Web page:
IRE WORKS - (blue vinyl)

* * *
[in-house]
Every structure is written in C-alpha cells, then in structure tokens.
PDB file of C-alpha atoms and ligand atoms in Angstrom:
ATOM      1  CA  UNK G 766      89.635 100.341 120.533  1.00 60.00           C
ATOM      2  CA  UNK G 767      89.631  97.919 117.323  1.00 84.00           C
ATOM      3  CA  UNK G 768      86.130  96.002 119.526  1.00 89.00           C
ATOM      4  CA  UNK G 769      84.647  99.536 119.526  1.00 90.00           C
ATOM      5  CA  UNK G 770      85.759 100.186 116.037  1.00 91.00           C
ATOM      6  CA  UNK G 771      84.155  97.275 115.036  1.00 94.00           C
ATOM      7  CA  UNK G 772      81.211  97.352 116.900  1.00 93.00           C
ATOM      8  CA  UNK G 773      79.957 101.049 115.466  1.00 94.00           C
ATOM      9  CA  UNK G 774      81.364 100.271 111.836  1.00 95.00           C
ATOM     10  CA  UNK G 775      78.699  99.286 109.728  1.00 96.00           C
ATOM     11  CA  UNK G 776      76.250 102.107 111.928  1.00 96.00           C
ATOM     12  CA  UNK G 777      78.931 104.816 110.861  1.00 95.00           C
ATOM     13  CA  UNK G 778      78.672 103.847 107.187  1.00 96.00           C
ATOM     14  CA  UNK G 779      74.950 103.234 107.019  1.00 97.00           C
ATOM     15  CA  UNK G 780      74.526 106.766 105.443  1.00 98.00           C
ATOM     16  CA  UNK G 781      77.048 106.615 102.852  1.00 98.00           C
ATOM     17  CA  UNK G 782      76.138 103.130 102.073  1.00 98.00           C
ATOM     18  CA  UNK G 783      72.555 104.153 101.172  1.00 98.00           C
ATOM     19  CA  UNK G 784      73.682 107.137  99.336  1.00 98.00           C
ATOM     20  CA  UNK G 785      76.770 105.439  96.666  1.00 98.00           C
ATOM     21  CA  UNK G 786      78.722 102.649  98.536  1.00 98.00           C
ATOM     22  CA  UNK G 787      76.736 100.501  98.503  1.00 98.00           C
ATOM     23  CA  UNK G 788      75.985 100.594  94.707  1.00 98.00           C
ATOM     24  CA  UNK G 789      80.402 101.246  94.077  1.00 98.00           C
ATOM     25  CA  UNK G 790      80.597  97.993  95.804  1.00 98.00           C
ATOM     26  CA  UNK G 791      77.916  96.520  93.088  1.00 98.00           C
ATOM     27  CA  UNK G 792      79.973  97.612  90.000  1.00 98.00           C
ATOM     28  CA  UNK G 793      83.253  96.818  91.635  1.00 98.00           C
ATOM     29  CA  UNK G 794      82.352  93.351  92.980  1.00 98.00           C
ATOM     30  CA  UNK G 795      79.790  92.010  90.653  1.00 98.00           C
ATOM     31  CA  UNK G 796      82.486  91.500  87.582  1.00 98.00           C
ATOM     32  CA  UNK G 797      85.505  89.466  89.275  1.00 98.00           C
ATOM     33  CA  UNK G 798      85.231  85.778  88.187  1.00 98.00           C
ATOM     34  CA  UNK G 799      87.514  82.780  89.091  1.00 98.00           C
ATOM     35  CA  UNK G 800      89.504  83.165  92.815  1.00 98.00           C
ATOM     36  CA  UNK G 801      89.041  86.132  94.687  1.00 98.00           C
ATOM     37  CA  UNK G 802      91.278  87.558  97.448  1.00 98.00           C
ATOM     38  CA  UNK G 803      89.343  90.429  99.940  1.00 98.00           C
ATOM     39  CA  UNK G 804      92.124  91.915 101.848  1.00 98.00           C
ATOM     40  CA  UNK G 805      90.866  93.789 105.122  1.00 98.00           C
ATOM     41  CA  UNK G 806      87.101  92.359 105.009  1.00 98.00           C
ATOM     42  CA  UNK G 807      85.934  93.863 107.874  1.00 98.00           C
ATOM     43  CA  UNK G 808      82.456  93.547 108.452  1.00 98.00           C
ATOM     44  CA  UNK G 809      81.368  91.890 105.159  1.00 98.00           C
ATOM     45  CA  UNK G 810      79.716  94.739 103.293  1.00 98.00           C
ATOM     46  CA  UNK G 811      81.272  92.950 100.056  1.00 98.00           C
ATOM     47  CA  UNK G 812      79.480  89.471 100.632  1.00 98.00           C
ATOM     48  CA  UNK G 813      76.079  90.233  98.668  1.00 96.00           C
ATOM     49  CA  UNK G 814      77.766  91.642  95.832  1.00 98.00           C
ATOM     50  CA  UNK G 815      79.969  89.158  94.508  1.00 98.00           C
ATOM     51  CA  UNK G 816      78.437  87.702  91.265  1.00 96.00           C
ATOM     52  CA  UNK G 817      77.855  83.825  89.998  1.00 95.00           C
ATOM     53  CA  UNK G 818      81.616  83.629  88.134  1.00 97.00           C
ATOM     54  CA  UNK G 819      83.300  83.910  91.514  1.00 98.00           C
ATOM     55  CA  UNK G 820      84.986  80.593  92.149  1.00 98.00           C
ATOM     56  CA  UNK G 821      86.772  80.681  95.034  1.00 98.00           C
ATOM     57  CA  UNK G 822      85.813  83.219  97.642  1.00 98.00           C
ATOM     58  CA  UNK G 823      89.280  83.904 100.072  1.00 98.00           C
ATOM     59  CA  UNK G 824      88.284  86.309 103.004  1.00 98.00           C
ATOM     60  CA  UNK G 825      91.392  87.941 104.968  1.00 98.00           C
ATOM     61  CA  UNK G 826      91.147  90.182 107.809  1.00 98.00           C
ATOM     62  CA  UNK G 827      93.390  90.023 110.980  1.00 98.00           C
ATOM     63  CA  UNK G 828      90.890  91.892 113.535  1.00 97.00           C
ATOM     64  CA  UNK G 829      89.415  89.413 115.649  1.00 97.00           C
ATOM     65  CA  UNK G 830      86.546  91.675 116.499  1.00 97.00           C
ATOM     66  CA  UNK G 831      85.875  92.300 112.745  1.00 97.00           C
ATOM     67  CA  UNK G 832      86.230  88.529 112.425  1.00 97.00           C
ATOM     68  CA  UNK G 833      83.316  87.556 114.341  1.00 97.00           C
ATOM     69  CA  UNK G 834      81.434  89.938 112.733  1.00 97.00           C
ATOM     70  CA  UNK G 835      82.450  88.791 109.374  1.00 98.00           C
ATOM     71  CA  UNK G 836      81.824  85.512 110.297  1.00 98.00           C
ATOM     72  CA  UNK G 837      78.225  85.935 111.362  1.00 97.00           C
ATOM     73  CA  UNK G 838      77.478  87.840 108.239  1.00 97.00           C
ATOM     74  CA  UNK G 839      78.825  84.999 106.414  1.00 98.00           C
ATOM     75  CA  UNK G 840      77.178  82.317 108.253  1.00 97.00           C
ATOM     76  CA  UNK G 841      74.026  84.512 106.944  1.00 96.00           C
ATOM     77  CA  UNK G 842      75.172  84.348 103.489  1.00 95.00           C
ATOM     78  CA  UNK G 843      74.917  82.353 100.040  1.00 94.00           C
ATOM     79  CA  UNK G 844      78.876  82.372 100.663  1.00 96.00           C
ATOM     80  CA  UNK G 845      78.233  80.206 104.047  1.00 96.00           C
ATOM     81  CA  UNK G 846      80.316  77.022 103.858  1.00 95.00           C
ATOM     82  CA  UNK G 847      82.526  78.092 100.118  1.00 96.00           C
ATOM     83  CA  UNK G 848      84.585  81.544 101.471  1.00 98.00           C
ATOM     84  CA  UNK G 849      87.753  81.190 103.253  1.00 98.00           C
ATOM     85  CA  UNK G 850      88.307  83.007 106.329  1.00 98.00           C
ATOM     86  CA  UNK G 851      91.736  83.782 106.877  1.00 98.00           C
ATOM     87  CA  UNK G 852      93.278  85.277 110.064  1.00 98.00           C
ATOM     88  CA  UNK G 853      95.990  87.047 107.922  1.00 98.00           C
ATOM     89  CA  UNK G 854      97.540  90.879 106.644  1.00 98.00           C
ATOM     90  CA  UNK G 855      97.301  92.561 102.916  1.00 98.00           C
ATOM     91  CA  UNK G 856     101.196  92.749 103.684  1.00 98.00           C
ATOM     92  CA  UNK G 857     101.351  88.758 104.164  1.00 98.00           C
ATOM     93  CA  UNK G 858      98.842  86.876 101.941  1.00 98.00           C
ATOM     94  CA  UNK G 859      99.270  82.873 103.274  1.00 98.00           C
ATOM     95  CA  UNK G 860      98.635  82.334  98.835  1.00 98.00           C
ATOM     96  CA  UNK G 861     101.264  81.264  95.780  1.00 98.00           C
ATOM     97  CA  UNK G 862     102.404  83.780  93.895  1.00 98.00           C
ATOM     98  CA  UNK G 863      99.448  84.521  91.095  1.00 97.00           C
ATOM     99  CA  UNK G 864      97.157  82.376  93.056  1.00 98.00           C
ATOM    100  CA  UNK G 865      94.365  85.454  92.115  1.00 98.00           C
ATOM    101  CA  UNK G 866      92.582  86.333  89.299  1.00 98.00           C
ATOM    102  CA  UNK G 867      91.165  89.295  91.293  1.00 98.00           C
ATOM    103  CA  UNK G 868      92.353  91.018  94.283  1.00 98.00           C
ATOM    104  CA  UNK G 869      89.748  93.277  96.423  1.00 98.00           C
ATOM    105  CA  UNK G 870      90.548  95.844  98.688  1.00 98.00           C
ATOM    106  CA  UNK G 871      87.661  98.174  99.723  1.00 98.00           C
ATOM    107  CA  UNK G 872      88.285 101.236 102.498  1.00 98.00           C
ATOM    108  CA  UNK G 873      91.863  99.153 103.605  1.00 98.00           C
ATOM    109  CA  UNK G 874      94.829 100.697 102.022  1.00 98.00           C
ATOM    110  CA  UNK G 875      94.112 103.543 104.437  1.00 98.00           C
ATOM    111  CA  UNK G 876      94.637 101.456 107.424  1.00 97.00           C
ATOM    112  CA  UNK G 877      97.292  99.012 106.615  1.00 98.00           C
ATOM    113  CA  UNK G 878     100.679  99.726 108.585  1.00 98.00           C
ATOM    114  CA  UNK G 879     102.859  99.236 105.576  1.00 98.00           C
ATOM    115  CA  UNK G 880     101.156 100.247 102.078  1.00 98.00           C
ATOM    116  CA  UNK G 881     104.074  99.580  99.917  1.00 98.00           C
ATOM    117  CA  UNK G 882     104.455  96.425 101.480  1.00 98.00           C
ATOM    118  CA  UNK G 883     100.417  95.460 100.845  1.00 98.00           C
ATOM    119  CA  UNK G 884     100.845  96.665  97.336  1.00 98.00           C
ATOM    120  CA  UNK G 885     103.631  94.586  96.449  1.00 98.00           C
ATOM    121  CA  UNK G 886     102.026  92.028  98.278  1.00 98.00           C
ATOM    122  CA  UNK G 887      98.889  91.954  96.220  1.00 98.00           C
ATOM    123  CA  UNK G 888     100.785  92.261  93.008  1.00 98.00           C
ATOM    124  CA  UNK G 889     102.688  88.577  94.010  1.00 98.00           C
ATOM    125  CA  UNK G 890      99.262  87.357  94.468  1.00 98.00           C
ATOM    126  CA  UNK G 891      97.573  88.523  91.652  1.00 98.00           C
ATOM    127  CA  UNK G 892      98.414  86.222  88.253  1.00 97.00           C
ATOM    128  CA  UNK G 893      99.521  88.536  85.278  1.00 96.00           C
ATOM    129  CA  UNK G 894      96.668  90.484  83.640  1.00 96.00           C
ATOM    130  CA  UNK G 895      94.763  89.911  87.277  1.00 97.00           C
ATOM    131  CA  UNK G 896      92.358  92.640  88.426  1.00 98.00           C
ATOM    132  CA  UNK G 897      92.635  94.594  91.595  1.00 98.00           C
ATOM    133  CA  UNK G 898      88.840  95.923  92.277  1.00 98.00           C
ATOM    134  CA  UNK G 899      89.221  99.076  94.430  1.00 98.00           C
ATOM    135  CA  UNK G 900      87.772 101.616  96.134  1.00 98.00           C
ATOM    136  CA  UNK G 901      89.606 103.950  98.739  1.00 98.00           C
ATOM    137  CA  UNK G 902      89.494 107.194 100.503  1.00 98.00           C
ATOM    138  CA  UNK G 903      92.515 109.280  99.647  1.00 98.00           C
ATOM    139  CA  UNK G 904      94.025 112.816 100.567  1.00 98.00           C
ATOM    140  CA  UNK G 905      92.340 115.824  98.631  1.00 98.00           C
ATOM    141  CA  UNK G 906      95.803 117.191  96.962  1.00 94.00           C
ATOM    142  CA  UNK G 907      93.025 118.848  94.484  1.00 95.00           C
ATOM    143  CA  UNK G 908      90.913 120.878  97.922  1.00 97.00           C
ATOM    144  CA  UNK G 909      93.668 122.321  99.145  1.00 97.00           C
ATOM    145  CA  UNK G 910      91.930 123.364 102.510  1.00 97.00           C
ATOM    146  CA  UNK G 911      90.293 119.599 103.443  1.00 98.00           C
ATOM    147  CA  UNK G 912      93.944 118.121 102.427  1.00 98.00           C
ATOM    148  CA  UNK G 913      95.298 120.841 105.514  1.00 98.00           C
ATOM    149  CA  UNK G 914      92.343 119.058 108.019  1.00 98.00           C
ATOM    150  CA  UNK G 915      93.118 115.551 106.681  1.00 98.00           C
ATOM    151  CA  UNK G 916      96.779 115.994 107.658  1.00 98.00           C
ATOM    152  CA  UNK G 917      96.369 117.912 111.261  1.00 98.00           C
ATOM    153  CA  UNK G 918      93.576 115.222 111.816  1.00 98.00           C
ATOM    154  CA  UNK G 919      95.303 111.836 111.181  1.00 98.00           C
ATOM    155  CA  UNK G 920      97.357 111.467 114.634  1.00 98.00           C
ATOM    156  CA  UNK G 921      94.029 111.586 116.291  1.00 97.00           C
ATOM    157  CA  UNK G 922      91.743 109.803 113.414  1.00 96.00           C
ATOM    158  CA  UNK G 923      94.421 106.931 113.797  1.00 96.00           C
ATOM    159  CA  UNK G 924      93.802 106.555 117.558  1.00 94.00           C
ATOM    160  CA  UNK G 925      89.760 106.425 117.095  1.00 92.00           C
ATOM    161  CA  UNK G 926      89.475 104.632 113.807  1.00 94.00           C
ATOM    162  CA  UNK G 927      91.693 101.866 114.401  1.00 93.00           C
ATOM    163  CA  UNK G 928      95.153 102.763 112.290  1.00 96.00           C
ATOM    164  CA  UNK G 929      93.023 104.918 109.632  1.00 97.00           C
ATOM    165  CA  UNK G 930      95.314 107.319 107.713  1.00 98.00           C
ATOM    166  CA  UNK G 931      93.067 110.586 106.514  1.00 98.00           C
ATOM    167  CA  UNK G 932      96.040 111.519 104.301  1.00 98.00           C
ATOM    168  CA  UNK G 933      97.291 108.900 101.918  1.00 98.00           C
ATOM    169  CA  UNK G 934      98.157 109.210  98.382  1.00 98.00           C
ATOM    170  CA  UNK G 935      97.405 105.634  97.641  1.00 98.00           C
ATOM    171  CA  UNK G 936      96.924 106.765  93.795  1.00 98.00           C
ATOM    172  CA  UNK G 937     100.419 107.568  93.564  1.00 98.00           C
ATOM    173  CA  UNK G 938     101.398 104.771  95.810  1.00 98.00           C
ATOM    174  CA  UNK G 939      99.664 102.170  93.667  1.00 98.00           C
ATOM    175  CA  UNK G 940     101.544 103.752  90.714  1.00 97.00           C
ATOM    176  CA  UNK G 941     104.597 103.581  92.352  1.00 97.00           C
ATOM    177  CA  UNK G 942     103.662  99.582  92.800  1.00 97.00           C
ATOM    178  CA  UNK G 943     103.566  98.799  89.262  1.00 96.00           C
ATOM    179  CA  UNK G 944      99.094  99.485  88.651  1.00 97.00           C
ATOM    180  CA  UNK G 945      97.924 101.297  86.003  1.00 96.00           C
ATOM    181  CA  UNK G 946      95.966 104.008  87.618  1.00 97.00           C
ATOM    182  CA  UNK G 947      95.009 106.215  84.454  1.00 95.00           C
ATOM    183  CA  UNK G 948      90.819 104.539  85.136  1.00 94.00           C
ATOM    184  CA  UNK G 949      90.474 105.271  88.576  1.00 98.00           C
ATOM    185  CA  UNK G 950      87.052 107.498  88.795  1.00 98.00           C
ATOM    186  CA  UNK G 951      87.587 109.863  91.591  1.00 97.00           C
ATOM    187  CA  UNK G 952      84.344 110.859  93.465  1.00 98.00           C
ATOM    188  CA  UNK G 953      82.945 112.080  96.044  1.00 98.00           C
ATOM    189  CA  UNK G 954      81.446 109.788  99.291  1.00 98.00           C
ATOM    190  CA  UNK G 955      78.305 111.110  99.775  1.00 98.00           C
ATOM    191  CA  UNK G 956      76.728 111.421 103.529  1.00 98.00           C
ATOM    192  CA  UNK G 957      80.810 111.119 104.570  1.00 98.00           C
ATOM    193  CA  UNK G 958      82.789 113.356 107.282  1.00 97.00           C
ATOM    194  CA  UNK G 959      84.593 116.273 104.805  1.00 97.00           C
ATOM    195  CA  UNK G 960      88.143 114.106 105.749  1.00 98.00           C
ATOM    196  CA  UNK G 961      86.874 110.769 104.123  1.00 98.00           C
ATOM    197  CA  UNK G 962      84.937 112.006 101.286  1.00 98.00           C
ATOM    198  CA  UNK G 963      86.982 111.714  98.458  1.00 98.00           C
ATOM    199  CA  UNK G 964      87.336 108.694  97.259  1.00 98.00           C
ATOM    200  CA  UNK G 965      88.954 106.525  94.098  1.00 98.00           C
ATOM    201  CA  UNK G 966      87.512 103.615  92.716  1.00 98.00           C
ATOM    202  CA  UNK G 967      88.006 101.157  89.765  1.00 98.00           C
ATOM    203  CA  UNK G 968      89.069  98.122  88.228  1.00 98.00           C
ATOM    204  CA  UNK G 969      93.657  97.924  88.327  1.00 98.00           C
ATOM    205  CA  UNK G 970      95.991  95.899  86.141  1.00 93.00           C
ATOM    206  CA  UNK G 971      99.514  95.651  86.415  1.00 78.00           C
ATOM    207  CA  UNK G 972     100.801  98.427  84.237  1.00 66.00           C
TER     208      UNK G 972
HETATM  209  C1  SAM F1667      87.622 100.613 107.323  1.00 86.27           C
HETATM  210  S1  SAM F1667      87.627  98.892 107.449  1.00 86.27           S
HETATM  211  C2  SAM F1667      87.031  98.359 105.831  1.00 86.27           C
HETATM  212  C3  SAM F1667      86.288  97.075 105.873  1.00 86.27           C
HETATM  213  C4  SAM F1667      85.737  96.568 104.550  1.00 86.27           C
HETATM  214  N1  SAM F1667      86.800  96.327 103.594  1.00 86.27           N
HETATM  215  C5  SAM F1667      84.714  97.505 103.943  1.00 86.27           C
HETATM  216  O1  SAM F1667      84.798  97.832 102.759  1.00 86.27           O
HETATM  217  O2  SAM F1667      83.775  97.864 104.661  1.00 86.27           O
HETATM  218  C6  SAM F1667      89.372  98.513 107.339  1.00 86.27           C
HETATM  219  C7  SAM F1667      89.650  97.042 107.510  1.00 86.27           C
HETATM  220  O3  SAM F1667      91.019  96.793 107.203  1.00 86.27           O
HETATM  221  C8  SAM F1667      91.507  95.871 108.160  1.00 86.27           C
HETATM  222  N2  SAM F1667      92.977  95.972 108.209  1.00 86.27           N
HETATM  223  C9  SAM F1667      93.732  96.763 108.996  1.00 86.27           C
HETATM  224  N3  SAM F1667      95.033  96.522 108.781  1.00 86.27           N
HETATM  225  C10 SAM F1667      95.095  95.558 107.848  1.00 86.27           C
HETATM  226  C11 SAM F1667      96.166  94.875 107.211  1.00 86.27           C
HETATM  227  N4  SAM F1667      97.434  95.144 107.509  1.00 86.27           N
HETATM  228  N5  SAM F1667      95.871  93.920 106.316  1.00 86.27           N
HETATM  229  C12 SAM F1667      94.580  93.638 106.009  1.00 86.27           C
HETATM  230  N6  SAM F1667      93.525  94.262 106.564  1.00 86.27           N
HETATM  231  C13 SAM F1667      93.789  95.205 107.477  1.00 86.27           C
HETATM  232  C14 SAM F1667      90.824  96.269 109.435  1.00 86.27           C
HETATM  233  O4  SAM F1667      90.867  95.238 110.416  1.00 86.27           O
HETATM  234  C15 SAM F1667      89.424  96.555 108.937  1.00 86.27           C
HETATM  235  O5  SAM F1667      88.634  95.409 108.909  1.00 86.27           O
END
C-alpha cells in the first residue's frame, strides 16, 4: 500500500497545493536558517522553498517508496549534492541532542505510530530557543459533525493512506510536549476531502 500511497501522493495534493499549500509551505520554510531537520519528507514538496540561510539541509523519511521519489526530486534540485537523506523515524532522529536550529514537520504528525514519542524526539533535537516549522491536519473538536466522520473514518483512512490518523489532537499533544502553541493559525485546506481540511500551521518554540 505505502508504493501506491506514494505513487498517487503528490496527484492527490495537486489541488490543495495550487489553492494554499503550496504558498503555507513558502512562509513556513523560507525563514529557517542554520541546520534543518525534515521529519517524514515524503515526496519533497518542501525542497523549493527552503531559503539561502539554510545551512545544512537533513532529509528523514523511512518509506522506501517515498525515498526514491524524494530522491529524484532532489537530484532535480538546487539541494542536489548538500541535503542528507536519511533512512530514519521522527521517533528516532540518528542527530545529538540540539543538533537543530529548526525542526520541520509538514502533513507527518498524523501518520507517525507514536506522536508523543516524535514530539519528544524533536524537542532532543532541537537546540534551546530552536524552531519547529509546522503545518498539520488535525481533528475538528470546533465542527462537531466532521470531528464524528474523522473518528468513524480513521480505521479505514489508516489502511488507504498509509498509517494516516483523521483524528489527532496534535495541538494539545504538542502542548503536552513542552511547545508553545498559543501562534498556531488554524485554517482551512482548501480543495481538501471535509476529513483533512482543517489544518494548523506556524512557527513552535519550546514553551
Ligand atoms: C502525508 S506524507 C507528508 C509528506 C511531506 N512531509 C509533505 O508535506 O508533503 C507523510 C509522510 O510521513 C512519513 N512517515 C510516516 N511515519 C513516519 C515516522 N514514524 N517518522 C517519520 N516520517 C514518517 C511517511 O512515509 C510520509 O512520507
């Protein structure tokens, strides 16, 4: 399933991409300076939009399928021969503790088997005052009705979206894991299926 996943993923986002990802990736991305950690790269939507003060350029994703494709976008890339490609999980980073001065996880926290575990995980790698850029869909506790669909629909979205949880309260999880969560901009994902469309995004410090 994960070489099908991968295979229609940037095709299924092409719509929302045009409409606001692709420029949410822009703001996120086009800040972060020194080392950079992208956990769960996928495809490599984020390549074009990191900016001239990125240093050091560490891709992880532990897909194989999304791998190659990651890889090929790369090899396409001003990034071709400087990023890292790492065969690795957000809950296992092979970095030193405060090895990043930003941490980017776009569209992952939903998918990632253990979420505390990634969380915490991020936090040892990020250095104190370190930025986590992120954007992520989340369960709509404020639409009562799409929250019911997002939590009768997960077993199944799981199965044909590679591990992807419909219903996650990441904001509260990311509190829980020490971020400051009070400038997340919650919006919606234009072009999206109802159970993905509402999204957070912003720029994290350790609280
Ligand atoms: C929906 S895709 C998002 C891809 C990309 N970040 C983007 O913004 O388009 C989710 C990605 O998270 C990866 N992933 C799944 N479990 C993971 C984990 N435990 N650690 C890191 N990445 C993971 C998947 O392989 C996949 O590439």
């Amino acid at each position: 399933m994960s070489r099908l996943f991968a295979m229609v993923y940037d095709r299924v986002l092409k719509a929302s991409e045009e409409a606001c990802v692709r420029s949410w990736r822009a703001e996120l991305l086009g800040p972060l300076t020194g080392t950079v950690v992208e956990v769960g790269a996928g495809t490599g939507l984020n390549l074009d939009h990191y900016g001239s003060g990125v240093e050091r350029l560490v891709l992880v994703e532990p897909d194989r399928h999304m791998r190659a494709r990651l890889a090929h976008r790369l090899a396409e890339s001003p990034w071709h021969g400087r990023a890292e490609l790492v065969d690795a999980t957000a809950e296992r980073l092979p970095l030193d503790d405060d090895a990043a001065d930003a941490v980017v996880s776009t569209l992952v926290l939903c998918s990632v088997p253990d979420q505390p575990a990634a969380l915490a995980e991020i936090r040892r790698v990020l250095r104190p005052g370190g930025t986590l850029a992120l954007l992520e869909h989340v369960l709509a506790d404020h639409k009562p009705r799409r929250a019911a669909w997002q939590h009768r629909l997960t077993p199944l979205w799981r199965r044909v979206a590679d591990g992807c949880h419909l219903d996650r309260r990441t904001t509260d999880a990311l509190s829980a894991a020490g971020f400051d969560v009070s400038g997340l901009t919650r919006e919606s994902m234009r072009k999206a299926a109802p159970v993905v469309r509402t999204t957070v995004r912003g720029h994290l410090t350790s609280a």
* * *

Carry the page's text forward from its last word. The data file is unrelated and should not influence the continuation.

After Miss Machine, Dillinger Escape Plan fans were divided. Many of the folks who were attached to the screaming mathematical metal of Calculating Infinity bailed on the band, disapproving of the experimental musical direction and the meathead appearance of new singer/screamer Greg Puciato. Open-minded listeners were excited about the progressive journey they were taking and many critics hailed the group as a true innovator of metalcore. Ire Works succeeds in many of the same ways that their previous album did, while branching out creatively. They continue to toy with technical metal, blistering hardcore, jazz breaks, and post-punk, but here they evolve again by adding more twists and turns with additional electronic elements. While the merging of too many styles in hardcore can make for a convoluted result (see Avenged Sevenfold's self-titled release), the added instruments and genre changeups enhance the result rather than acting as ornamental distractions. Edgy Aphex Twin-style drill'n'bass drum breaks and stretched and squeezed electro blips feel strangely at home next to the psychotic time-signature changes and manic riffs, especially on the tracks "Sick on Sunday," "Dead as History," and "When Acting as a Wave." Violins, pianos, and trumpets sit nicely in the mix, and the group's willingness to take chances leads to stunning artistic endeavors rather than stale attempts at crossing genres just for the sake of being clever. Original vocalist Dimitri Minakakis makes an appearance, as does Mastodon guitarist Brent Hinds, but the most notable inclusion is drummer Gil Sharone, who proves himself an expert at picking up the slack after the departure of founding member Chris Pennie to play in Coheed and Cambria. Undoubtedly, this act added anger to fuel the fire of their heavier numbers. "82588," "Fix Your Face," and "Party Smasher" are as wicked and manic as their most difficult earlier stuff; conversely, the melodic hooks and falsetto of "Black Bubblegum" and the watery ambience of "Mouth of Ghosts" balance out the album nicely. It can be inaccessible and terrifying all at once, but in a genre overly saturated with formulaic groups, Ire Works is a true standout. If DEP aren't careful and continue down this innovative path, they could easily be labeled the Radiohead of metalcore. A visceral metal album that pushes the envelope? Who would have thunk it?